Building a company from the ground up, no matter how small it is, is a difficult process that can trip up even the most experienced entrepreneurs.
Startups are well-known for their unique ability to suck your energy and resources and then leave you with feeble results in the end. That’s one side of the coin.
The other, of course, is that you start to see results if you’re persistent and you have some sort of plan in place if things start going south.
In this article, we’ll give you three crucial questions you want to ask yourself to ensure your business is not going to fail prematurely. Of course, you never know what can happen out there on the market, but if you happen to answer all three of these questions to yourself favorably, chances are – you probably have a sound startup proposal to work with.
Here’s the deal.
1) Do You Have a Plan in Place?
One of the best ways to mess up an otherwise fine startup idea is to fail to concoct a plan that will take you to your destination, so to speak.
The thing is, one of the worst threats to a new startup is mounting expenses without any real market success on the horizon coming soon.
That said, one of the best ways to prevent such terrible turns of events would be to make a plan you can follow throughout your startup process. While this plan will differ from individual to individual, the important thing your plan should do is limit the expenses, assess the market, and set realistic goals you can follow.
One of the things you want to spend money on immediately is setting up a company website. No matter how small or how local your startup business is, having a website in place is going to help with the initial (as well as with the subsequent) sales immensely. Simply by setting up a company website, you can increase your sales twofold in a relatively short window of time.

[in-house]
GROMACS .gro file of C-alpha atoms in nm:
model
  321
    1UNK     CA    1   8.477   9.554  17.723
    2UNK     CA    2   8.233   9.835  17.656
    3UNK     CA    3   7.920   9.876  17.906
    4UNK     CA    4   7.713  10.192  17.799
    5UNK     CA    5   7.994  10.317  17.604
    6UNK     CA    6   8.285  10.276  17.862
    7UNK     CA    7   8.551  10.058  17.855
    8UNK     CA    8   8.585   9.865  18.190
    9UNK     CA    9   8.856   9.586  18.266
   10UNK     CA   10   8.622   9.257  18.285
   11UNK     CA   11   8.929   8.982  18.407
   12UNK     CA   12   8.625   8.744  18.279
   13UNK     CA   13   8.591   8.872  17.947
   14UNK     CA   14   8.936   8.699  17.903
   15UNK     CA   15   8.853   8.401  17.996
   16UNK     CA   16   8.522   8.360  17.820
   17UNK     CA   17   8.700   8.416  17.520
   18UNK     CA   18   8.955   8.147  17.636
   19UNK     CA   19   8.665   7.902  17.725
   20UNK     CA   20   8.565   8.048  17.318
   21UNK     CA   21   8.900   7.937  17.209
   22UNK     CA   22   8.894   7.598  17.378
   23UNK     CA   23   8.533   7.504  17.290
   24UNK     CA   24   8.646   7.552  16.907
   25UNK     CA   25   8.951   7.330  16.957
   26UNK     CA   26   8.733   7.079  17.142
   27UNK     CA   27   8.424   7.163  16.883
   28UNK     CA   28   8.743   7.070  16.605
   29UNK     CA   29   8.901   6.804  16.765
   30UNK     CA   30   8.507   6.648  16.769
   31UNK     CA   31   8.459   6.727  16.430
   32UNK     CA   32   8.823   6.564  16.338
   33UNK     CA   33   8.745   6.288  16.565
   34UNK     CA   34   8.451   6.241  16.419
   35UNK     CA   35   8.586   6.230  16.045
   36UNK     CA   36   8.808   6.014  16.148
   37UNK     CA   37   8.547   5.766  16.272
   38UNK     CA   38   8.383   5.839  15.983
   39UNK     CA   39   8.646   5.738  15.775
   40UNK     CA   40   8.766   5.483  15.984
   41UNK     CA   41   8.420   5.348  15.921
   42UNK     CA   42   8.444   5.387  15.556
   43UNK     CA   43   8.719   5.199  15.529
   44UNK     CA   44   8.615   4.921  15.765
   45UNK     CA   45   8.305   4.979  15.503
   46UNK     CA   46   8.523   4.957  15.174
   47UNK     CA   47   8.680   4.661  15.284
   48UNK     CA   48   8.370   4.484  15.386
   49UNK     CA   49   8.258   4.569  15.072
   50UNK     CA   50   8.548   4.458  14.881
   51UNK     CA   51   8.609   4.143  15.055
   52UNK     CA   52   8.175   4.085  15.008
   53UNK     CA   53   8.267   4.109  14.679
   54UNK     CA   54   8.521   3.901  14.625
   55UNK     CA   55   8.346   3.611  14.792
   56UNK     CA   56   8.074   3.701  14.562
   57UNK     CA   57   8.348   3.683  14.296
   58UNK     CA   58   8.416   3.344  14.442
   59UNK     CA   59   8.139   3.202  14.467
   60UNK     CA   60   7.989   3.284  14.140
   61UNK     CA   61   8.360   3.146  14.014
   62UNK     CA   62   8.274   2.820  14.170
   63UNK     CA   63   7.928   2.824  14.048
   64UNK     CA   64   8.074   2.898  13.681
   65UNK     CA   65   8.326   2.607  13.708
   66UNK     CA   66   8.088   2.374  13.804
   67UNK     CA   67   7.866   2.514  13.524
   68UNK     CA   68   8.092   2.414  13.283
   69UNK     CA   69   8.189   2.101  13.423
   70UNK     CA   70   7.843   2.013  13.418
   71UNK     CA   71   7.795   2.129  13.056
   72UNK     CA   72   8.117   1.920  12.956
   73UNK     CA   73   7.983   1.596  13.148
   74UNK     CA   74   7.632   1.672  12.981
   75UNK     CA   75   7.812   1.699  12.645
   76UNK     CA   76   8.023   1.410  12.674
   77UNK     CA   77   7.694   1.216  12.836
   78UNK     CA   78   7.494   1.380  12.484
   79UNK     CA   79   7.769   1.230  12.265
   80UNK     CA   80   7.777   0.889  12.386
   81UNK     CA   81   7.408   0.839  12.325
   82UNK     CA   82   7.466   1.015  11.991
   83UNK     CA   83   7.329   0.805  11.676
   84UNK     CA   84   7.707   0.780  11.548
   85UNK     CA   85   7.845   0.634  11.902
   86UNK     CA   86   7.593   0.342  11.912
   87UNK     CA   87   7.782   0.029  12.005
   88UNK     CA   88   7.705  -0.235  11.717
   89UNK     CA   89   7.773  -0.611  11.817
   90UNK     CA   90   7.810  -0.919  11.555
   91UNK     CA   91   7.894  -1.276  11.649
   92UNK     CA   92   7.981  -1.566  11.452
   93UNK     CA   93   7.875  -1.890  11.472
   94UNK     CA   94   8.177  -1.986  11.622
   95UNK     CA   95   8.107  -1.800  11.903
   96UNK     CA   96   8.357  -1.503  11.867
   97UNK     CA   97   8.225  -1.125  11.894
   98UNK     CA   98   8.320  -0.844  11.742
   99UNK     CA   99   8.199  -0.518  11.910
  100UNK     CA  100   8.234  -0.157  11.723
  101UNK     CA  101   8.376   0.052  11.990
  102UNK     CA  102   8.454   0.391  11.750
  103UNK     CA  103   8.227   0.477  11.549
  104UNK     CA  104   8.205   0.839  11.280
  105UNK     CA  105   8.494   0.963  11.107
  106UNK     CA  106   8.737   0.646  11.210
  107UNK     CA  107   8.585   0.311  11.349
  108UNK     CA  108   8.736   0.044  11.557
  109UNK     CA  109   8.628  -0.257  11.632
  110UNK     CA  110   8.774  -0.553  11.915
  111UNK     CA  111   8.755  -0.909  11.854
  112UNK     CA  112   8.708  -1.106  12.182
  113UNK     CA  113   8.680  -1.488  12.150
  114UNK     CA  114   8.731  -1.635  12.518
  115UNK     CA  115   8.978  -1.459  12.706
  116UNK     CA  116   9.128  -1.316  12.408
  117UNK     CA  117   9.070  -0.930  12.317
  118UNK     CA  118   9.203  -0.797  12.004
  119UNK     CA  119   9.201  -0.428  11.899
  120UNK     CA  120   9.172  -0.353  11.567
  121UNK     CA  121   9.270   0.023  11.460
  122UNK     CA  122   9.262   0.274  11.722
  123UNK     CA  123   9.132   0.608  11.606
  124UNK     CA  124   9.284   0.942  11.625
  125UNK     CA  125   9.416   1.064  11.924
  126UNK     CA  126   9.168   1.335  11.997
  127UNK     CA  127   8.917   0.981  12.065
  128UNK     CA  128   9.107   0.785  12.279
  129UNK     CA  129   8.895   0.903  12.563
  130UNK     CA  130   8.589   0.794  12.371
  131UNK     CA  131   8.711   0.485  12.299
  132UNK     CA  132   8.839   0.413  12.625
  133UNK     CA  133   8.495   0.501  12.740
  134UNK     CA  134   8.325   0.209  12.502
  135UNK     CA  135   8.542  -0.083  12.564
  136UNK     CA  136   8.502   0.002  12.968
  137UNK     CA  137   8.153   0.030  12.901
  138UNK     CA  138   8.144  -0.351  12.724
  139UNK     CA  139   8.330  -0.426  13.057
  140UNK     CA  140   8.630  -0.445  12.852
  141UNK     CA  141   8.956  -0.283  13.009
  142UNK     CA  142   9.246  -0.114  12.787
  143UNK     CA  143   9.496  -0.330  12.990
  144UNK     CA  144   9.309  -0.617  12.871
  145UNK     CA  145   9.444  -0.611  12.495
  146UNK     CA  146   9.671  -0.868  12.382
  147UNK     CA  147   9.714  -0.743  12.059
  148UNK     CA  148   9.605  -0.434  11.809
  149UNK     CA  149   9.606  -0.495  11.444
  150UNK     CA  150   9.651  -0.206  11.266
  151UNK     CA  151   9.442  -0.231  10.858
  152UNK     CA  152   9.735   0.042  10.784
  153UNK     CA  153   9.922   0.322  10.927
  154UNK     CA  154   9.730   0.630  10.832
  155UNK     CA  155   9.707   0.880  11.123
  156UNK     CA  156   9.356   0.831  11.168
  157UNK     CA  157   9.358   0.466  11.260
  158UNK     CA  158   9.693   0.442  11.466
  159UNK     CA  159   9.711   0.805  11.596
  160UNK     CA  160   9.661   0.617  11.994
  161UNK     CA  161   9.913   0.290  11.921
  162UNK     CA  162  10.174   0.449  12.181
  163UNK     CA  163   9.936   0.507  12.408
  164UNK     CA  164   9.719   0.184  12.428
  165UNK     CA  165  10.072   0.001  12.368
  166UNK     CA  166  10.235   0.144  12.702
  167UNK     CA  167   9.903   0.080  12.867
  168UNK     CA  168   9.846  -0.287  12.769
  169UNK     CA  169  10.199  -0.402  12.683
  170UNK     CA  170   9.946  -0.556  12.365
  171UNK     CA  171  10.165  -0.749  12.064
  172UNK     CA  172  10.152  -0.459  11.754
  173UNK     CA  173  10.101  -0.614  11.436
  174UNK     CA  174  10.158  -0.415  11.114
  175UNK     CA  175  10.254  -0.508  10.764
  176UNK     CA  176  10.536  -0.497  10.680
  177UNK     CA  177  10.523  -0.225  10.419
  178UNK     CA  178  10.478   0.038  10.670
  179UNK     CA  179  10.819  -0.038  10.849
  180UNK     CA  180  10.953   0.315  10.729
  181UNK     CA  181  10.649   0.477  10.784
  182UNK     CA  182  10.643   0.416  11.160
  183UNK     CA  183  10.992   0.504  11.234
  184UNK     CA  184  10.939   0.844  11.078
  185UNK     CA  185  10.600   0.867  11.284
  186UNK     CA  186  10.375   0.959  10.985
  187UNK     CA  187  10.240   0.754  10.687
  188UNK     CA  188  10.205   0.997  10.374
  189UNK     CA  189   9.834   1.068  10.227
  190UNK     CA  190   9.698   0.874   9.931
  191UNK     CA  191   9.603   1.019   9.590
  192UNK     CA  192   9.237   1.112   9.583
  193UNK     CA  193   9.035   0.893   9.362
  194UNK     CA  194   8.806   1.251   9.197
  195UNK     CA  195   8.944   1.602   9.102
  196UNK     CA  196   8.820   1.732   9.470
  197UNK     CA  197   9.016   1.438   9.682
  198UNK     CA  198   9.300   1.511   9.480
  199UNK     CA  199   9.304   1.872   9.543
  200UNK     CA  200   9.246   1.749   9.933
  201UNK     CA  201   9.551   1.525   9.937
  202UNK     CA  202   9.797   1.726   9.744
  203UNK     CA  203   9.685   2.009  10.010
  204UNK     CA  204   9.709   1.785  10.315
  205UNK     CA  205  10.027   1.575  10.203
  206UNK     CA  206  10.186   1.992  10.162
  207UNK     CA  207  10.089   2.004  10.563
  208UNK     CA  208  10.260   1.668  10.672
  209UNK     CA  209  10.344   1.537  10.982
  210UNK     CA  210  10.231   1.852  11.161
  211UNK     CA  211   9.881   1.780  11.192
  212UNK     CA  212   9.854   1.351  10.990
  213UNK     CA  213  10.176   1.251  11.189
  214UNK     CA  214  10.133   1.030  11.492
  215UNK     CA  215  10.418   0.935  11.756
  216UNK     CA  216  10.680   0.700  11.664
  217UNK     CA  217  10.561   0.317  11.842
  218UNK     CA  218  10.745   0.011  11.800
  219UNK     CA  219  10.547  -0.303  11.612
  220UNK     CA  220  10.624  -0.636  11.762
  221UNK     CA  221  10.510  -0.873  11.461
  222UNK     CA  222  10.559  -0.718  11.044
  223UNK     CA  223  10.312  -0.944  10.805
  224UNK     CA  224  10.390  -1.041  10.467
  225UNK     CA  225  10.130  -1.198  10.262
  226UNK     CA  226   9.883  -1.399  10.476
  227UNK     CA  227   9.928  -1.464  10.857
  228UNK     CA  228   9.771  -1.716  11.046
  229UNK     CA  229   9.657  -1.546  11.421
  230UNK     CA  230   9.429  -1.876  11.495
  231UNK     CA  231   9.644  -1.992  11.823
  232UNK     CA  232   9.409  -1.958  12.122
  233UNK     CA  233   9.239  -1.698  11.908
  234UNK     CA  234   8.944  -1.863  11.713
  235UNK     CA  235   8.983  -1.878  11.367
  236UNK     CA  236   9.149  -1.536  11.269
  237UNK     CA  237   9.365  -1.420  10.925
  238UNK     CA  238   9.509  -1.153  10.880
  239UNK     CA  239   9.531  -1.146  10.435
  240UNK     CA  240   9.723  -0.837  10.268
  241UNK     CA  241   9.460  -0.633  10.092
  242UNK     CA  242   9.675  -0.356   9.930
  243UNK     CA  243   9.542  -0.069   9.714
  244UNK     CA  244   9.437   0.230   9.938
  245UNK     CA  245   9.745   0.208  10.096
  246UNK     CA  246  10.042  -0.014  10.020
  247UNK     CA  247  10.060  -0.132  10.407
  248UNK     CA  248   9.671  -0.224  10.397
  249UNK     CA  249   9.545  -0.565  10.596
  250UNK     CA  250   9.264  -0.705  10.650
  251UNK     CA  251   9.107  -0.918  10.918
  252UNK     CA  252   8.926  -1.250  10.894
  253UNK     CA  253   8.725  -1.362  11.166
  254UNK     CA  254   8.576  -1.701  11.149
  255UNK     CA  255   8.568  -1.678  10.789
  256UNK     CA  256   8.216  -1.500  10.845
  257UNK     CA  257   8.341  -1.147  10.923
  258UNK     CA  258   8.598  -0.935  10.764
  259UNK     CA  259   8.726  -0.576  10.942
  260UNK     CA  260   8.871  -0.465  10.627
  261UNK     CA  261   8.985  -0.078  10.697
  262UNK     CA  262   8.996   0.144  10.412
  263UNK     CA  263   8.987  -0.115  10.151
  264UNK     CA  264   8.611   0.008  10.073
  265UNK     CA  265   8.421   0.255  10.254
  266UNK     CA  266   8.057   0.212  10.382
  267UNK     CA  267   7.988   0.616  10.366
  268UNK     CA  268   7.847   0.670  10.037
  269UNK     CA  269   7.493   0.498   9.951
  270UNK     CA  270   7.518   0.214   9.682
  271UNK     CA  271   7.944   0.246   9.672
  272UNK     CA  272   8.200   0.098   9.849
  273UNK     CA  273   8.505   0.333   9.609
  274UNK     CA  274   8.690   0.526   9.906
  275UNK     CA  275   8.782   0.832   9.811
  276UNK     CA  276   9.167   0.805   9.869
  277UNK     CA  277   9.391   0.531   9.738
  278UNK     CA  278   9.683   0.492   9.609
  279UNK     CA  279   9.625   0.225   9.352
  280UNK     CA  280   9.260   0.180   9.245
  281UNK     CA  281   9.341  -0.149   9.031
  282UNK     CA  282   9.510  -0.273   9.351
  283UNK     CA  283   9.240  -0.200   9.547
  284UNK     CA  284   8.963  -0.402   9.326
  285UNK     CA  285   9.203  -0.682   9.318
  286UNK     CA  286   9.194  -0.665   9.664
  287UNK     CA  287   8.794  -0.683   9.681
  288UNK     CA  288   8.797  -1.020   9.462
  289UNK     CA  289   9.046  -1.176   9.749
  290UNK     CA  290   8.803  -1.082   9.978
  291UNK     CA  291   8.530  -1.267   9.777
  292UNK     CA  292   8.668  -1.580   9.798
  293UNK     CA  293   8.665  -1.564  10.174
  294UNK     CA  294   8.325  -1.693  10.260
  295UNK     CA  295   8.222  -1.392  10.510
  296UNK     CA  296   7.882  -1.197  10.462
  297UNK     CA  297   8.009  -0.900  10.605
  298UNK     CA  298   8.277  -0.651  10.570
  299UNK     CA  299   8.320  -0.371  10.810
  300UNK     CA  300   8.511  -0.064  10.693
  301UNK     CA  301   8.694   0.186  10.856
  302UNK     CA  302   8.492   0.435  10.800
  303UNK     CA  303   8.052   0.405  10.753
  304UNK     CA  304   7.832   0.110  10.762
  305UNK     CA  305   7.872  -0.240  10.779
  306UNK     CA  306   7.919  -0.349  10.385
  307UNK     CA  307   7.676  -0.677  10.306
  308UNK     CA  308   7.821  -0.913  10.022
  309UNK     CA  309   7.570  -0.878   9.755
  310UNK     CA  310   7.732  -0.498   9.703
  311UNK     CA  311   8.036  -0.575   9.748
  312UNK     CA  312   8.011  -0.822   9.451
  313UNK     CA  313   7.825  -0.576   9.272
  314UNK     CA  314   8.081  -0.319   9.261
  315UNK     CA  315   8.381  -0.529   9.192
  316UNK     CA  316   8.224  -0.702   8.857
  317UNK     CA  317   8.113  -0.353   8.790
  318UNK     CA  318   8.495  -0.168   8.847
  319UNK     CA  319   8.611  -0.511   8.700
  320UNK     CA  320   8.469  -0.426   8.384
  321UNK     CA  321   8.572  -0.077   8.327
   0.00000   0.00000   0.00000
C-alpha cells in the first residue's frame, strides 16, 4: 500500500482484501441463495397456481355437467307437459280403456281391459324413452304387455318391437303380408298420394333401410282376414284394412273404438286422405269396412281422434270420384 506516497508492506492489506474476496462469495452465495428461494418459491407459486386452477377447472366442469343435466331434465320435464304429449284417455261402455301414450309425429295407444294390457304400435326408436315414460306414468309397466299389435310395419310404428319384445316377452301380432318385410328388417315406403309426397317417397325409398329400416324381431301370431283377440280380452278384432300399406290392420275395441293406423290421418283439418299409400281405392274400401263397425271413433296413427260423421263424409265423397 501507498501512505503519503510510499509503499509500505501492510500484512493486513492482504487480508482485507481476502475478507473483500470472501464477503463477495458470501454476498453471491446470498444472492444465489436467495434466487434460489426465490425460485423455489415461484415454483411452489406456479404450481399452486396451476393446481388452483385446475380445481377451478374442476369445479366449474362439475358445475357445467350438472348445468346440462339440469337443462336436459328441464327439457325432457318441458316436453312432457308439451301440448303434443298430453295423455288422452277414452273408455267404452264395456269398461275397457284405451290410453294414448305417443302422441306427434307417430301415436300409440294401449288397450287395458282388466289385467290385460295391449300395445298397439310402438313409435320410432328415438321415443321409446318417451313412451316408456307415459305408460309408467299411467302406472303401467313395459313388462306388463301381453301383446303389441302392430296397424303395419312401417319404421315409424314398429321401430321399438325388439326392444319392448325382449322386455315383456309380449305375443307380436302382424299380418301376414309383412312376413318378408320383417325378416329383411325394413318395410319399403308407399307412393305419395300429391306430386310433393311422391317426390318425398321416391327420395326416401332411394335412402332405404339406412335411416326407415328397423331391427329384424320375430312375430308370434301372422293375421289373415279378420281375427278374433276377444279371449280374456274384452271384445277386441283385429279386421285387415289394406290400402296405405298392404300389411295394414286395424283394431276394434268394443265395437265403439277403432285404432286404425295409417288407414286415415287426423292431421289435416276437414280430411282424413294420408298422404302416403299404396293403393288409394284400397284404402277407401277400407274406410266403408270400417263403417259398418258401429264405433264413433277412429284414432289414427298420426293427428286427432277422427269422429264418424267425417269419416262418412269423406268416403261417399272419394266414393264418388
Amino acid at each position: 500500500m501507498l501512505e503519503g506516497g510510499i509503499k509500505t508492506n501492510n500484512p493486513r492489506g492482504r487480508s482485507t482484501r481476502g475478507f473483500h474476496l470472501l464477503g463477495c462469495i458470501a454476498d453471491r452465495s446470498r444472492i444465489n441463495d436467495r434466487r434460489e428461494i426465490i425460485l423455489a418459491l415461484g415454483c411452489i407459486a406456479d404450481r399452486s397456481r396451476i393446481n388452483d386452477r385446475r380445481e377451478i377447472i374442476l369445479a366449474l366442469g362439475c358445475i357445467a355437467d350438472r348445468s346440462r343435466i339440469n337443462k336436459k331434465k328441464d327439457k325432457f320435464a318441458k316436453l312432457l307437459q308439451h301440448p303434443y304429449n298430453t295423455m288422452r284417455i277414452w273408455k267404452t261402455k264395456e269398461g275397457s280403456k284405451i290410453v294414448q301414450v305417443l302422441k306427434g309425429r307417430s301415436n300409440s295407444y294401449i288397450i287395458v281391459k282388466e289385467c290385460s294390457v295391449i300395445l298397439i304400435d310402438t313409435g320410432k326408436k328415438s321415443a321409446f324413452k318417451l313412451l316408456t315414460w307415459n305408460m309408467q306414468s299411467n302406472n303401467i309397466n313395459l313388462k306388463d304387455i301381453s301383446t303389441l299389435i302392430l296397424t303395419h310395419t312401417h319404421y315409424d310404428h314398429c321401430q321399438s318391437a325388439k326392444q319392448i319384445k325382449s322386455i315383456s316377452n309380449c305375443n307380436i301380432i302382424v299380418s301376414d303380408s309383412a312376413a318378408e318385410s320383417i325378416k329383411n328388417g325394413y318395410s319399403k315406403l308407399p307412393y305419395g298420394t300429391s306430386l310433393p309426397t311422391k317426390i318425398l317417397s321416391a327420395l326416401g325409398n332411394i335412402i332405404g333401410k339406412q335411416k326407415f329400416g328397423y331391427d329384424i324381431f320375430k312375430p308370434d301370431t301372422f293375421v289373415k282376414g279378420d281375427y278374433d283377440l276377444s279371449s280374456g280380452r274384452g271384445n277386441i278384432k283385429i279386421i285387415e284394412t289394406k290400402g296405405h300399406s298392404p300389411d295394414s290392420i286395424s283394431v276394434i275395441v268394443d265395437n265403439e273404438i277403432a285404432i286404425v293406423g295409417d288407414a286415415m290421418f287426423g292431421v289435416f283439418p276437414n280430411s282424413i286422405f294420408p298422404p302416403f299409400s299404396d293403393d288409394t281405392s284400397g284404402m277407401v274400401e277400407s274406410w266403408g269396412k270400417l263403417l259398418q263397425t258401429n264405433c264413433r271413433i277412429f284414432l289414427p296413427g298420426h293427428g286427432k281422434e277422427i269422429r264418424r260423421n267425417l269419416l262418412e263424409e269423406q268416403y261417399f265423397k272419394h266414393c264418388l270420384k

Image Source: Diggity Marketing
2) What Makes You Different?
Simply copying and pasting someone else’s idea is not going to cut it in the world of business.
First of all, you may get sued and then you can forget about developing your startup in its initial form. But even if you don’t get sued by some other company, unoriginal startup ideas tend to fall off the market’s bandwagon fairly quickly, so to speak, so what you need to do before you set off on a journey of promoting your business would be – how am I different from everyone else?
Of course, adapting someone else’s idea but putting your bend to it is also fine, but you do need to have something to make yourself distinct from the bunch. Whether it’s the type of product or service you’re making or offering, the way you make the products (handmade vs. machine-made, for example), or the packaging, differentiating yourself from the bunch is a great starting point for any business.
3) What is Your Target Customer Base?
While being able to pitch your products and services to everyone out, thereby not limiting yourself to a single area and being willing to ship worldwide, is a great hypothetical scenario, it’s not always possible – nor is it always needed for success.
What you do need, however, is some idea of what your customer base is. You may want to do some research into the demographic of the folks you’re selling to so that you can tailor your marketing strategy accordingly. Once you figure this out, you can start utilizing that website you’ve built as well as other online assets to build a following and in time – your brand.
Along the way, you may want to hire the help of an SEO agency to help you with search engine rankings, which are fairly important for business promotion online. For folks from Australia, for example, businesses such as this Sydney SEO company can help you out with this.
All in all, as rough as running a startup is, it can be immensely rewarding if you approach it the right way. By asking yourself some fairly simple questions, you can save a lot of time, energy, and money because you will be able to recognize what startup idea might work and which one should be scrapped.